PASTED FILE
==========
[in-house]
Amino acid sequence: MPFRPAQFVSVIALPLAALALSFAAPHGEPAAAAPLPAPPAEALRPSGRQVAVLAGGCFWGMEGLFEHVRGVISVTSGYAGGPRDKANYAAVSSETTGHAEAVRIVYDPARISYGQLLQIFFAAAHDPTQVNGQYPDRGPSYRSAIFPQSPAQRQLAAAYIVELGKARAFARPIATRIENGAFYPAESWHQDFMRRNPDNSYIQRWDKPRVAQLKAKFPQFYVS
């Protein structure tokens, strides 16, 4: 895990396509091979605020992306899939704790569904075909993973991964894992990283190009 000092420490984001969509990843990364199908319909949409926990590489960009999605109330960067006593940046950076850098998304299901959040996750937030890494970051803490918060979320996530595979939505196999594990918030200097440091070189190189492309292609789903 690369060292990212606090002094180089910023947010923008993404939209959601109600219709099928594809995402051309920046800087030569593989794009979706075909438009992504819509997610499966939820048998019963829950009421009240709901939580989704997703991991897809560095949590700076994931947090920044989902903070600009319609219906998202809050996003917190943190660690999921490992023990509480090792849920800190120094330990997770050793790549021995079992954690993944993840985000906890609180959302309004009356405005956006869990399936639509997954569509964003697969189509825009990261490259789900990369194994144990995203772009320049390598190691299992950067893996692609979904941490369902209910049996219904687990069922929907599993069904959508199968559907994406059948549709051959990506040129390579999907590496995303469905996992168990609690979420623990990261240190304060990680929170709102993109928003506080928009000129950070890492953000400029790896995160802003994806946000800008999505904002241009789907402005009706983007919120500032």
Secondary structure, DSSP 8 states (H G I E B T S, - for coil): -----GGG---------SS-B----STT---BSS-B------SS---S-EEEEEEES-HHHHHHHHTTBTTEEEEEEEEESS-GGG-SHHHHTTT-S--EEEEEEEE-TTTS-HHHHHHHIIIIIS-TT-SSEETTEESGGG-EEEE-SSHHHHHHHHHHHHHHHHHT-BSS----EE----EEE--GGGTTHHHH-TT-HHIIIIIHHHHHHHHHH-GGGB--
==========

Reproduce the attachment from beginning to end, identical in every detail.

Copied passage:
[in-house]
Amino acid sequence: MPFRPAQFVSVIALPLAALALSFAAPHGEPAAAAPLPAPPAEALRPSGRQVAVLAGGCFWGMEGLFEHVRGVISVTSGYAGGPRDKANYAAVSSETTGHAEAVRIVYDPARISYGQLLQIFFAAAHDPTQVNGQYPDRGPSYRSAIFPQSPAQRQLAAAYIVELGKARAFARPIATRIENGAFYPAESWHQDFMRRNPDNSYIQRWDKPRVAQLKAKFPQFYVS
């Protein structure tokens, strides 16, 4: 895990396509091979605020992306899939704790569904075909993973991964894992990283190009 000092420490984001969509990843990364199908319909949409926990590489960009999605109330960067006593940046950076850098998304299901959040996750937030890494970051803490918060979320996530595979939505196999594990918030200097440091070189190189492309292609789903 690369060292990212606090002094180089910023947010923008993404939209959601109600219709099928594809995402051309920046800087030569593989794009979706075909438009992504819509997610499966939820048998019963829950009421009240709901939580989704997703991991897809560095949590700076994931947090920044989902903070600009319609219906998202809050996003917190943190660690999921490992023990509480090792849920800190120094330990997770050793790549021995079992954690993944993840985000906890609180959302309004009356405005956006869990399936639509997954569509964003697969189509825009990261490259789900990369194994144990995203772009320049390598190691299992950067893996692609979904941490369902209910049996219904687990069922929907599993069904959508199968559907994406059948549709051959990506040129390579999907590496995303469905996992168990609690979420623990990261240190304060990680929170709102993109928003506080928009000129950070890492953000400029790896995160802003994806946000800008999505904002241009789907402005009706983007919120500032």
Secondary structure, DSSP 8 states (H G I E B T S, - for coil): -----GGG---------SS-B----STT---BSS-B------SS---S-EEEEEEES-HHHHHHHHTTBTTEEEEEEEEESS-GGG-SHHHHTTT-S--EEEEEEEE-TTTS-HHHHHHHIIIIIS-TT-SSEETTEESGGG-EEEE-SSHHHHHHHHHHHHHHHHHT-BSS----EE----EEE--GGGTTHHHH-TT-HHIIIIIHHHHHHHHHH-GGGB--